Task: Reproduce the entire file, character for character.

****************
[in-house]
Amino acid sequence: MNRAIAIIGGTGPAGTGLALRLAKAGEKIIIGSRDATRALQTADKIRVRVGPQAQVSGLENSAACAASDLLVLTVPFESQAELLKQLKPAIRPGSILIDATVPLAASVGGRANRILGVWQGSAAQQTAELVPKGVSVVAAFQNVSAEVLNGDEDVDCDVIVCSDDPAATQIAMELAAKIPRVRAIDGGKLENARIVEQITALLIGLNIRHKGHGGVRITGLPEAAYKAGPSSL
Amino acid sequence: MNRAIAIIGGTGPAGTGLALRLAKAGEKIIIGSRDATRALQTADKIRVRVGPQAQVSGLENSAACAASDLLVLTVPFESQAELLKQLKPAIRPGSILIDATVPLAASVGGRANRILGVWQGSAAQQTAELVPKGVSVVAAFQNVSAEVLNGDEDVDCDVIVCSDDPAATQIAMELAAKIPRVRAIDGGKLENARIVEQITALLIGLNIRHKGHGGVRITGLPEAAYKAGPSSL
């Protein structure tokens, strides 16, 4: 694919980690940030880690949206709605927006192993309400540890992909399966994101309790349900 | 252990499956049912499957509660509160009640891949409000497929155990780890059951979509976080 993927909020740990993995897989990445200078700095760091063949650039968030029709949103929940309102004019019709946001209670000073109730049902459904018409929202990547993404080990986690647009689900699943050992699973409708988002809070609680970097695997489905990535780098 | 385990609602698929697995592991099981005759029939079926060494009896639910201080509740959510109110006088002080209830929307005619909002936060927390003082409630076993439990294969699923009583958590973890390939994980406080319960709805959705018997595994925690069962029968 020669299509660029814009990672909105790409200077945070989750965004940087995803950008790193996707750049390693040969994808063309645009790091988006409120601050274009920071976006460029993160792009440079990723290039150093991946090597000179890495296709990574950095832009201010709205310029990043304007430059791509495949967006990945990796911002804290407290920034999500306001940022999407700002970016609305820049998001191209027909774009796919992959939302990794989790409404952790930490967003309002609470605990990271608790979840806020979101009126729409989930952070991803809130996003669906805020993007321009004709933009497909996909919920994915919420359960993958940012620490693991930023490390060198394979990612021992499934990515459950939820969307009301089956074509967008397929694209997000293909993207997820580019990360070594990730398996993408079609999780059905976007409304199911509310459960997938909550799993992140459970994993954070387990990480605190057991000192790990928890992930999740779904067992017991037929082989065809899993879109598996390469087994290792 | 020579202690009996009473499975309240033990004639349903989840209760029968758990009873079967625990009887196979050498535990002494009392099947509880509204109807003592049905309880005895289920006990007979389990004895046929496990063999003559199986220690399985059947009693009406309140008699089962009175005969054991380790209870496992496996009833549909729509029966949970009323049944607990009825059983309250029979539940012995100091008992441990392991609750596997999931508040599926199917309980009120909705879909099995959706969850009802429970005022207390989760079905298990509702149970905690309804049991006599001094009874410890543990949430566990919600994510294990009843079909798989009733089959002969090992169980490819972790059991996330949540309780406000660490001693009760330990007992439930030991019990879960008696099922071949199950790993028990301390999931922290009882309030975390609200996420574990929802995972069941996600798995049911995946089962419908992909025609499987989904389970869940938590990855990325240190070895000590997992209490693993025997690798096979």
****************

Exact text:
[in-house]
Amino acid sequence: MNRAIAIIGGTGPAGTGLALRLAKAGEKIIIGSRDATRALQTADKIRVRVGPQAQVSGLENSAACAASDLLVLTVPFESQAELLKQLKPAIRPGSILIDATVPLAASVGGRANRILGVWQGSAAQQTAELVPKGVSVVAAFQNVSAEVLNGDEDVDCDVIVCSDDPAATQIAMELAAKIPRVRAIDGGKLENARIVEQITALLIGLNIRHKGHGGVRITGLPEAAYKAGPSSL
Amino acid sequence: MNRAIAIIGGTGPAGTGLALRLAKAGEKIIIGSRDATRALQTADKIRVRVGPQAQVSGLENSAACAASDLLVLTVPFESQAELLKQLKPAIRPGSILIDATVPLAASVGGRANRILGVWQGSAAQQTAELVPKGVSVVAAFQNVSAEVLNGDEDVDCDVIVCSDDPAATQIAMELAAKIPRVRAIDGGKLENARIVEQITALLIGLNIRHKGHGGVRITGLPEAAYKAGPSSL
């Protein structure tokens, strides 16, 4: 694919980690940030880690949206709605927006192993309400540890992909399966994101309790349900 | 252990499956049912499957509660509160009640891949409000497929155990780890059951979509976080 993927909020740990993995897989990445200078700095760091063949650039968030029709949103929940309102004019019709946001209670000073109730049902459904018409929202990547993404080990986690647009689900699943050992699973409708988002809070609680970097695997489905990535780098 | 385990609602698929697995592991099981005759029939079926060494009896639910201080509740959510109110006088002080209830929307005619909002936060927390003082409630076993439990294969699923009583958590973890390939994980406080319960709805959705018997595994925690069962029968 020669299509660029814009990672909105790409200077945070989750965004940087995803950008790193996707750049390693040969994808063309645009790091988006409120601050274009920071976006460029993160792009440079990723290039150093991946090597000179890495296709990574950095832009201010709205310029990043304007430059791509495949967006990945990796911002804290407290920034999500306001940022999407700002970016609305820049998001191209027909774009796919992959939302990794989790409404952790930490967003309002609470605990990271608790979840806020979101009126729409989930952070991803809130996003669906805020993007321009004709933009497909996909919920994915919420359960993958940012620490693991930023490390060198394979990612021992499934990515459950939820969307009301089956074509967008397929694209997000293909993207997820580019990360070594990730398996993408079609999780059905976007409304199911509310459960997938909550799993992140459970994993954070387990990480605190057991000192790990928890992930999740779904067992017991037929082989065809899993879109598996390469087994290792 | 020579202690009996009473499975309240033990004639349903989840209760029968758990009873079967625990009887196979050498535990002494009392099947509880509204109807003592049905309880005895289920006990007979389990004895046929496990063999003559199986220690399985059947009693009406309140008699089962009175005969054991380790209870496992496996009833549909729509029966949970009323049944607990009825059983309250029979539940012995100091008992441990392991609750596997999931508040599926199917309980009120909705879909099995959706969850009802429970005022207390989760079905298990509702149970905690309804049991006599001094009874410890543990949430566990919600994510294990009843079909798989009733089959002969090992169980490819972790059991996330949540309780406000660490001693009760330990007992439930030991019990879960008696099922071949199950790993028990301390999931922290009882309030975390609200996420574990929802995972069941996600798995049911995946089962419908992909025609499987989904389970869940938590990855990325240190070895000590997992209490693993025997690798096979």